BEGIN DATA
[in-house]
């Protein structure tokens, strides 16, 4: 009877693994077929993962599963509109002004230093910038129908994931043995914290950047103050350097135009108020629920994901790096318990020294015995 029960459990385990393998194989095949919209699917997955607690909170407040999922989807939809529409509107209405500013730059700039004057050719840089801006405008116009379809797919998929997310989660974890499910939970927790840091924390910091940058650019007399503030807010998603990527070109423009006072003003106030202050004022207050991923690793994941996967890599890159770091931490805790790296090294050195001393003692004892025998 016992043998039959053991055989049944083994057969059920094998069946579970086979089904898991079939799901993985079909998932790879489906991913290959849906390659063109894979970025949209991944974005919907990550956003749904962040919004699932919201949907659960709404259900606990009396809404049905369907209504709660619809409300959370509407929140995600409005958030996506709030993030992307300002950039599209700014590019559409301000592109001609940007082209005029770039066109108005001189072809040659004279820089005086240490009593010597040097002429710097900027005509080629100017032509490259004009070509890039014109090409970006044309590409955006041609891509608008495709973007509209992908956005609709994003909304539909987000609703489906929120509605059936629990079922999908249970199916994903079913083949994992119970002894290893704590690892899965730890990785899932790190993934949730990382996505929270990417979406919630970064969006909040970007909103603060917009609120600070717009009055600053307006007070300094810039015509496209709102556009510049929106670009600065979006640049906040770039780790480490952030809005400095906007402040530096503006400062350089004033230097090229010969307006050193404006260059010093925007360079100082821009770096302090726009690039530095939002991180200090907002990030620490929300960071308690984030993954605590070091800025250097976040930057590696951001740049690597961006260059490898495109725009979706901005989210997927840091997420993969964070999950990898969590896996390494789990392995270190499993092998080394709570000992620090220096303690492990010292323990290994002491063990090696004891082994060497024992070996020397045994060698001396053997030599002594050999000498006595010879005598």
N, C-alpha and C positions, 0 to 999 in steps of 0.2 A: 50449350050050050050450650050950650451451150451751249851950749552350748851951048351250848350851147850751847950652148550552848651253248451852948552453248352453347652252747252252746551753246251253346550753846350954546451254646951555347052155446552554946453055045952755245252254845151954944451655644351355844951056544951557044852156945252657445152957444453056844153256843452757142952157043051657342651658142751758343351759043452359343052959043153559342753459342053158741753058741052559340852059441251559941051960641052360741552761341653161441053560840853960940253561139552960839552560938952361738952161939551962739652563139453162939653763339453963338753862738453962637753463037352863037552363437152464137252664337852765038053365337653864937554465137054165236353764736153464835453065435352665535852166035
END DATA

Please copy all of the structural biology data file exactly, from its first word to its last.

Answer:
[in-house]
């Protein structure tokens, strides 16, 4: 009877693994077929993962599963509109002004230093910038129908994931043995914290950047103050350097135009108020629920994901790096318990020294015995 029960459990385990393998194989095949919209699917997955607690909170407040999922989807939809529409509107209405500013730059700039004057050719840089801006405008116009379809797919998929997310989660974890499910939970927790840091924390910091940058650019007399503030807010998603990527070109423009006072003003106030202050004022207050991923690793994941996967890599890159770091931490805790790296090294050195001393003692004892025998 016992043998039959053991055989049944083994057969059920094998069946579970086979089904898991079939799901993985079909998932790879489906991913290959849906390659063109894979970025949209991944974005919907990550956003749904962040919004699932919201949907659960709404259900606990009396809404049905369907209504709660619809409300959370509407929140995600409005958030996506709030993030992307300002950039599209700014590019559409301000592109001609940007082209005029770039066109108005001189072809040659004279820089005086240490009593010597040097002429710097900027005509080629100017032509490259004009070509890039014109090409970006044309590409955006041609891509608008495709973007509209992908956005609709994003909304539909987000609703489906929120509605059936629990079922999908249970199916994903079913083949994992119970002894290893704590690892899965730890990785899932790190993934949730990382996505929270990417979406919630970064969006909040970007909103603060917009609120600070717009009055600053307006007070300094810039015509496209709102556009510049929106670009600065979006640049906040770039780790480490952030809005400095906007402040530096503006400062350089004033230097090229010969307006050193404006260059010093925007360079100082821009770096302090726009690039530095939002991180200090907002990030620490929300960071308690984030993954605590070091800025250097976040930057590696951001740049690597961006260059490898495109725009979706901005989210997927840091997420993969964070999950990898969590896996390494789990392995270190499993092998080394709570000992620090220096303690492990010292323990290994002491063990090696004891082994060497024992070996020397045994060698001396053997030599002594050999000498006595010879005598």
N, C-alpha and C positions, 0 to 999 in steps of 0.2 A: 50449350050050050050450650050950650451451150451751249851950749552350748851951048351250848350851147850751847950652148550552848651253248451852948552453248352453347652252747252252746551753246251253346550753846350954546451254646951555347052155446552554946453055045952755245252254845151954944451655644351355844951056544951557044852156945252657445152957444453056844153256843452757142952157043051657342651658142751758343351759043452359343052959043153559342753459342053158741753058741052559340852059441251559941051960641052360741552761341653161441053560840853960940253561139552960839552560938952361738952161939551962739652563139453162939653763339453963338753862738453962637753463037352863037552363437152464137252664337852765038053365337653864937554465137054165236353764736153464835453065435352665535852166035